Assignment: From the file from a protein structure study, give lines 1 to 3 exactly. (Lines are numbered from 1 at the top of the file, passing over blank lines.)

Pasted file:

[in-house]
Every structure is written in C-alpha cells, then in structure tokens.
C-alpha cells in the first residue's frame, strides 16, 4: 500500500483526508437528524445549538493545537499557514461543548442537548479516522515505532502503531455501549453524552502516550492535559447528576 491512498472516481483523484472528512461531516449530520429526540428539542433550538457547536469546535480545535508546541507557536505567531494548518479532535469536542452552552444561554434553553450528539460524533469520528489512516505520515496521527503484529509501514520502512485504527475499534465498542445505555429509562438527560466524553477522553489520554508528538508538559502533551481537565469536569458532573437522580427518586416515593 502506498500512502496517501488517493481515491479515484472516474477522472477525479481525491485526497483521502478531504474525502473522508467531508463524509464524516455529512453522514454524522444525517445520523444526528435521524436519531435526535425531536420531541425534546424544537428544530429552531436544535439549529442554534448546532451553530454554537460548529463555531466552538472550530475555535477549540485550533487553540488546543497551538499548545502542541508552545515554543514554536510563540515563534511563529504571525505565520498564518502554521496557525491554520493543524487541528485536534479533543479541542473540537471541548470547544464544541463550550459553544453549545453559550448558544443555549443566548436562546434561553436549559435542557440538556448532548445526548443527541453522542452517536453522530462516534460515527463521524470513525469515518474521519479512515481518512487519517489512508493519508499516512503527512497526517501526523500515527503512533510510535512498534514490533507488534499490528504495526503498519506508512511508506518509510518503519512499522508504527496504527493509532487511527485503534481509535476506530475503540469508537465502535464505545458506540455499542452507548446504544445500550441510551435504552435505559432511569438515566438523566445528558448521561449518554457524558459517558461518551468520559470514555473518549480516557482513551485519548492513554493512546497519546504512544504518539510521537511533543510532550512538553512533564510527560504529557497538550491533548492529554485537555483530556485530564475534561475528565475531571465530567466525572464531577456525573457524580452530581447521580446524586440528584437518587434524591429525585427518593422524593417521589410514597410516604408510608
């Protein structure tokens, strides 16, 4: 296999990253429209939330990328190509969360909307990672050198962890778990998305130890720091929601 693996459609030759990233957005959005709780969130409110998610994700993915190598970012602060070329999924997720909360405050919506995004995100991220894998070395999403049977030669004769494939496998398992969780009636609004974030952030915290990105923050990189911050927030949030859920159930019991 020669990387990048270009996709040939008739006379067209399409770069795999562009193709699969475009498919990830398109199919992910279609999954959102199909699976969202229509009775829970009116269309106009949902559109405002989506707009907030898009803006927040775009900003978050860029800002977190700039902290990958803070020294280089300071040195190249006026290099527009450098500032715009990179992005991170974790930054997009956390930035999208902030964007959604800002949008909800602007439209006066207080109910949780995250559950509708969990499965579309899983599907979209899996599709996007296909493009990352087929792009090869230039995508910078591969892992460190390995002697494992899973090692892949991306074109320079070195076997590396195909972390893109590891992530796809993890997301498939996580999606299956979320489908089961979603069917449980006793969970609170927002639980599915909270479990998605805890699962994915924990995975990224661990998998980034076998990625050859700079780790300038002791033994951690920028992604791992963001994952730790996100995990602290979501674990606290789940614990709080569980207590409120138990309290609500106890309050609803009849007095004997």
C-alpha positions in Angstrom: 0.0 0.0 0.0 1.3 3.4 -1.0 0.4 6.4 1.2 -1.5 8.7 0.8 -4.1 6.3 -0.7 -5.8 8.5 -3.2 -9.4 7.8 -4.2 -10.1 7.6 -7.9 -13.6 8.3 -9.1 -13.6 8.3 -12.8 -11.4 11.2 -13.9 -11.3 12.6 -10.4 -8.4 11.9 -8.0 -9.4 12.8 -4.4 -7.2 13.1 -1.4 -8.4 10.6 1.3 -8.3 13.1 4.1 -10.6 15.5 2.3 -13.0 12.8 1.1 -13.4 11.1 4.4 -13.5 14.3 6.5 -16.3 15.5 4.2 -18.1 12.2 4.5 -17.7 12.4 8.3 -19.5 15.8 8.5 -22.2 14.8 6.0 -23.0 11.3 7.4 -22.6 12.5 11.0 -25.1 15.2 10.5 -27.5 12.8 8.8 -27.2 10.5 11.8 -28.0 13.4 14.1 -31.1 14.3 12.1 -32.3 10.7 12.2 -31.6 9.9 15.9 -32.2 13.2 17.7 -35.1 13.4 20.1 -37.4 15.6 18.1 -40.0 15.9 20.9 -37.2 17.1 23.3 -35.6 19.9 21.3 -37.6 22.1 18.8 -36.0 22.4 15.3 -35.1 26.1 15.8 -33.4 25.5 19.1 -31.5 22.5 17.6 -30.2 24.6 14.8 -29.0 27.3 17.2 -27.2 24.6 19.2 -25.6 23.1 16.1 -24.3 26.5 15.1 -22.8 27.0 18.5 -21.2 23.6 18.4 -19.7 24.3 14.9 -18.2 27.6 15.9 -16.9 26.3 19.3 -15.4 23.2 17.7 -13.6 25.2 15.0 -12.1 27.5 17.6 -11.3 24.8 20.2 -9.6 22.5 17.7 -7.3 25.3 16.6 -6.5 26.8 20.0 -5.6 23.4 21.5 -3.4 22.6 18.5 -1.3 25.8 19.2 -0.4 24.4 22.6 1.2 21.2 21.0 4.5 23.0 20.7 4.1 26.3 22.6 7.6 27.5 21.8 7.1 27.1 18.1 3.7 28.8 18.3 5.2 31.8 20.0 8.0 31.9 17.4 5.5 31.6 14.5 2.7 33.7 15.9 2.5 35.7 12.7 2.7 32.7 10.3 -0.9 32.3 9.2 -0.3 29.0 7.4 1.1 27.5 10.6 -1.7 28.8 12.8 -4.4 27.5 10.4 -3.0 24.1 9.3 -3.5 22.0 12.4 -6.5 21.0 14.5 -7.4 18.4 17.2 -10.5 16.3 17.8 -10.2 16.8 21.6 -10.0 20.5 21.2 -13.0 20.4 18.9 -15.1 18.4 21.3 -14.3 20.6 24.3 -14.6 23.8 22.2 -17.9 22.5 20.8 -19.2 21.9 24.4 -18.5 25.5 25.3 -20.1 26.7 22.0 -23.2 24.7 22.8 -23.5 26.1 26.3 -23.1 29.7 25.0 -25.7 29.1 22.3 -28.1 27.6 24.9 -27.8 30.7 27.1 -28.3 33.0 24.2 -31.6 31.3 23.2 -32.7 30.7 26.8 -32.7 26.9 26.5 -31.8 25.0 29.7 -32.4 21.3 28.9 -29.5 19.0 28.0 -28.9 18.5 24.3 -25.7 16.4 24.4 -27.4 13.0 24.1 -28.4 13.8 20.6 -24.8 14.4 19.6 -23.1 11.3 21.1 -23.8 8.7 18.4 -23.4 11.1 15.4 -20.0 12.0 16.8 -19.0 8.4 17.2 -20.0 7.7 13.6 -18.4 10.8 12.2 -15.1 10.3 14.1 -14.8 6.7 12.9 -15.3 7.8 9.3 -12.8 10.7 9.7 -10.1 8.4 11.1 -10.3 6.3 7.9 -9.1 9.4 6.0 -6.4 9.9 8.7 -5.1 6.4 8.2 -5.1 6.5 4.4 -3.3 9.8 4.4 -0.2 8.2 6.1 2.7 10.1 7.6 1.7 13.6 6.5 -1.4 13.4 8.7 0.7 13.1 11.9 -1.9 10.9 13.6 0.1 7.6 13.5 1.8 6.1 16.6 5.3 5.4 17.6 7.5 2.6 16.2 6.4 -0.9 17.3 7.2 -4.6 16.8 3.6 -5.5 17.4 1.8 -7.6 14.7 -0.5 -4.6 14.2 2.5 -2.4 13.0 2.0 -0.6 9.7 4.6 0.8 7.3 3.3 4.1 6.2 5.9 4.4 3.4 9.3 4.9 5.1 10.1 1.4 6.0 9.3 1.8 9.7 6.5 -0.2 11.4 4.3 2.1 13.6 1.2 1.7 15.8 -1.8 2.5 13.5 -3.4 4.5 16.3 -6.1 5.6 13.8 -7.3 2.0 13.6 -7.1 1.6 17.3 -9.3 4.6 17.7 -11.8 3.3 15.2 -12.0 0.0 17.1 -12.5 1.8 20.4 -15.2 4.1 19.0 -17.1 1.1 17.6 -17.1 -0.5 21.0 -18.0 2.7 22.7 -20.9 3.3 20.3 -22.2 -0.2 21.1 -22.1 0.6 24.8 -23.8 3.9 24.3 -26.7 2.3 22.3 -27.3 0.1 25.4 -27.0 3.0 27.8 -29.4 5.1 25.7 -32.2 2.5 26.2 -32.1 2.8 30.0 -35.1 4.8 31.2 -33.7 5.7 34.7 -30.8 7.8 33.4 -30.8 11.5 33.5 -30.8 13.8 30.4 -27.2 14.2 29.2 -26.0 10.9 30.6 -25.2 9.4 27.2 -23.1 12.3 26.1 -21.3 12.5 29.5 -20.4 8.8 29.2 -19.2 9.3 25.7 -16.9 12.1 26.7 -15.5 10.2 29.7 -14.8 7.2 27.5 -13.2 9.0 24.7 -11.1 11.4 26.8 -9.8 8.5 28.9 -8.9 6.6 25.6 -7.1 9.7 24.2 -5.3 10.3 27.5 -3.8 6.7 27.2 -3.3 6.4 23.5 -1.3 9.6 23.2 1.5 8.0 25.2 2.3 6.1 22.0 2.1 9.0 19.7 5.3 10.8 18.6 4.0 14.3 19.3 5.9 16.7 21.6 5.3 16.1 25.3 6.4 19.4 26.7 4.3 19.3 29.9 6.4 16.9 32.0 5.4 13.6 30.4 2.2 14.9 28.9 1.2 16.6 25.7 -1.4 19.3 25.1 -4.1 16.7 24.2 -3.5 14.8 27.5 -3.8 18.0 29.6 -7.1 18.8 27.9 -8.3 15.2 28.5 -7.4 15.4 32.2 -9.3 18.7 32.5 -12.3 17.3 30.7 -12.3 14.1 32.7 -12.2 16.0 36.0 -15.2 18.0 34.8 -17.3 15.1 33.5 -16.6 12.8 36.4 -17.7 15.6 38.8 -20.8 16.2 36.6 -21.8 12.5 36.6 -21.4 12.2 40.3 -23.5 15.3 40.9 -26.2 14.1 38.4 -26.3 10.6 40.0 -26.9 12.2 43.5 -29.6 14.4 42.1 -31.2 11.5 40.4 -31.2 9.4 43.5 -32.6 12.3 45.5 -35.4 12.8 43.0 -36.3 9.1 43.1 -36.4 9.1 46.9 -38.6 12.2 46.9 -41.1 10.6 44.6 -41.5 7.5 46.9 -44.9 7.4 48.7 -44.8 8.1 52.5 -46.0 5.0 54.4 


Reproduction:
[in-house]
Every structure is written in C-alpha cells, then in structure tokens.
C-alpha cells in the first residue's frame, strides 16, 4: 500500500483526508437528524445549538493545537499557514461543548442537548479516522515505532502503531455501549453524552502516550492535559447528576 491512498472516481483523484472528512461531516449530520429526540428539542433550538457547536469546535480545535508546541507557536505567531494548518479532535469536542452552552444561554434553553450528539460524533469520528489512516505520515496521527503484529509501514520502512485504527475499534465498542445505555429509562438527560466524553477522553489520554508528538508538559502533551481537565469536569458532573437522580427518586416515593 502506498500512502496517501488517493481515491479515484472516474477522472477525479481525491485526497483521502478531504474525502473522508467531508463524509464524516455529512453522514454524522444525517445520523444526528435521524436519531435526535425531536420531541425534546424544537428544530429552531436544535439549529442554534448546532451553530454554537460548529463555531466552538472550530475555535477549540485550533487553540488546543497551538499548545502542541508552545515554543514554536510563540515563534511563529504571525505565520498564518502554521496557525491554520493543524487541528485536534479533543479541542473540537471541548470547544464544541463550550459553544453549545453559550448558544443555549443566548436562546434561553436549559435542557440538556448532548445526548443527541453522542452517536453522530462516534460515527463521524470513525469515518474521519479512515481518512487519517489512508493519508499516512503527512497526517501526523500515527503512533510510535512498534514490533507488534499490528504495526503498519506508512511508506518509510518503519512499522508504527496504527493509532487511527485503534481509535476506530475503540469508537465502535464505545458506540455499542452507548446504544445500550441510551435504552435505559432511569438515566438523566445528558448521561449518554457524558459517558461518551468520559470514555473518549480516557482513551485519548492513554493512546497519546504512544504518539510521537511533543510532550512538553512533564510527560504529557497538550491533548492529554485537555483530556485530564475534561475528565475531571465530567466525572464531577456525573457524580452530581447521580446524586440528584437518587434524591429525585427518593422524593417521589410514597410516604408510608